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How_To_Survive_A_Good_Review

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					Title:
How To Survive A Good Review

Word Count:
859

Summary:
When the first reviews for my most recent novel (Great Sky Woman, Random
House 2006) started coming in, my emotions went through the usual roller
coaster. The first, from Publisher’s Weekly, was 90% positive, but
mentioned that, in their opinion, it was slow in spots. My stomach sank.
Slow? In spots? Oh my God—all is lost!

The second review came in two weeks later. This one, from “Booklist,”
used words like “magnificent” and “engaging” and “adventure on a grand
scale.”

...


Keywords:
writing, novel, advice, creativity


Article Body:
When the first reviews for my most recent novel (Great Sky Woman, Random
House 2006) started coming in, my emotions went through the usual roller
coaster. The first, from Publisher’s Weekly, was 90% positive, but
mentioned that, in their opinion, it was slow in spots. My stomach sank.
Slow? In spots? Oh my God—all is lost!

The second review came in two weeks later. This one, from “Booklist,”
used words like “magnificent” and “engaging” and “adventure on a grand
scale.”

I sighed. Boy, oh boy, did I need to hear that. Why? Because I am an
insecure artist. Because I spend, on average, two years researching and
one year writing my novels. Because I care so very much about each and
every one of my literary children. Because I pour my life into every
project I work on, break my head open, remove the protective walls from
around my heart. I have to, because that is the only way to access my
talent. I CAN’T do less than my very best—that would immediately devolve
to hack work, and that I cannot do.

Some say to ignore reviews, that they are only the opinions of people
who, often, are jealous of work they themselves could not create. I
choose not to embrace that opinion. To me, reviews are the opinions of
informed, professional readers. Such people are not necessarily any
better informed than the average reader, but what they have to say is
certainly worthy of attention.

To be absolutely frank, there have been times I curled up and cried
because a reviewer I respected disliked my work. And other times when
handsprings across the living room were the order of the day. Such
violent ups and downs can hardly be good for your blood pressure (let
alone the household pets) but for an artist who cares, really cares about
reaching out to the world, about creating a dialogue with readers present
and unborn, there seems little choice.

An artist needs feedback. We must know whether what we do communicates
the message intended. That doesn’t mean all glory and complement. Harsh
but honest criticism can help an artist understand what the public sees
when they read the work, watch the film, view the dance. To the degree
that such work is intended to make a statement, to communicate a state of
emotion or elusive concept, we MUST know how the public reacts.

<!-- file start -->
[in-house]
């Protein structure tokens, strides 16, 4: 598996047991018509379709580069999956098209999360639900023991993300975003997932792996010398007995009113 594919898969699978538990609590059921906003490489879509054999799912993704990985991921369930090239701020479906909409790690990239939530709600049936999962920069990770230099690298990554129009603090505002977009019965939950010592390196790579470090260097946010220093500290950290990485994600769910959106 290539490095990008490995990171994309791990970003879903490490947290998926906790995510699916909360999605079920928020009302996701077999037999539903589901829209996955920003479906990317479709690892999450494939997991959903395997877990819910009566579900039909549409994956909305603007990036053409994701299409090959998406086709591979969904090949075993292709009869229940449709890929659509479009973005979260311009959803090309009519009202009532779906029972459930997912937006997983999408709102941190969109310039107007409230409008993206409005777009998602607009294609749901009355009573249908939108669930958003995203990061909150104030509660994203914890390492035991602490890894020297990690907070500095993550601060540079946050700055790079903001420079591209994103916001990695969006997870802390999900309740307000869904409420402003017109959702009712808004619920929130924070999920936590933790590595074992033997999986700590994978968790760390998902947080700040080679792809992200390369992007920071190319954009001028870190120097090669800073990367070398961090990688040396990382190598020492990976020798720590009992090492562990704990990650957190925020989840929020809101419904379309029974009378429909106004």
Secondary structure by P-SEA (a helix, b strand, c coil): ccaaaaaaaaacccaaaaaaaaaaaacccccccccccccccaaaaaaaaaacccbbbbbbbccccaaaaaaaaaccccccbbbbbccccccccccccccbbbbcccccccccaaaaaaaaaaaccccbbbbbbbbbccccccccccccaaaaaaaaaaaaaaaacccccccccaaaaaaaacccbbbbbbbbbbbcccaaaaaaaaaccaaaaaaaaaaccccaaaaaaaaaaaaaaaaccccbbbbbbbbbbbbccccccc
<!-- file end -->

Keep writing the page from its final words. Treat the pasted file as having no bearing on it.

But there are times when the good review is more damaging than the bad
one. It often seems that a large proportion of artists are people who
crave a deeper, more fluid connection with the outside world. Who in
early life felt their voice stifled, felt invisible in the middle of a
crowd. So they learn to speak their truth in some other form, and a
creative performer was born.

Deep within such an artist is a driving, gnawing, ravenous urge to be
loved, respected, seen, heard. It is the stifled urge of a child dancing
in the living room for the guests, saying “look at me! I’m special!”

Of course, attention isn’t always on the artist herself: sometimes we
merely want to draw attention to some cause, or effect, or external
reality or philosophy we consider important or of interest. At the heart
of all of this, however, is the sense that our perceptions are worthy,
our hearts strong, our song as valid as that of any other warbler in the
forest.

And when those reviews come in, we can either read them at an emotional
arm’s length, or we can take them to heart, suffer the slings and arrows—
and rejoice in the victories.

Which are more important? I’m not certain. But when those positive
reviews come, I notice that I don’t take them as seriously, as deeply, as
the negative ones. I don’t dare. That little boy inside me wants too
desperately to believe that he is loved and appreciated, that he has made
something worthwhile. When the positive reviews come, it is easy to
listen to the accolades, to glow in the applause…

But God help you if you ever need it. Then, with an exquisitely perverse
precision, it will be withdrawn. Chasing after the approval makes it
dissolve, and we become like a third-rate comic frantically mugging for a
once-appreciative audience, begging them to laugh until they are
embarrassed for him.

I love the process of writing. I love the books themselves. I love my
audience. And I love those reviews, too much, it sometimes seems. And at
those times, a little voice whispers in my ear: "The writing isn’t for
them. Never for them. It was before they were. And if they turn their
backs, you will write still. Don’t be lulled by the fact that today’s
reviews are positive. Don’t be frustrated if tomorrow’s reviews are bad.
Listen to the voice in your heart, the one that whispers of discipline,
and pain, and creative ecstasy. That voice was there at the beginning,
and will be there at the end."

That voice, and no other, can you trust

				
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posted:12/5/2010
language:English
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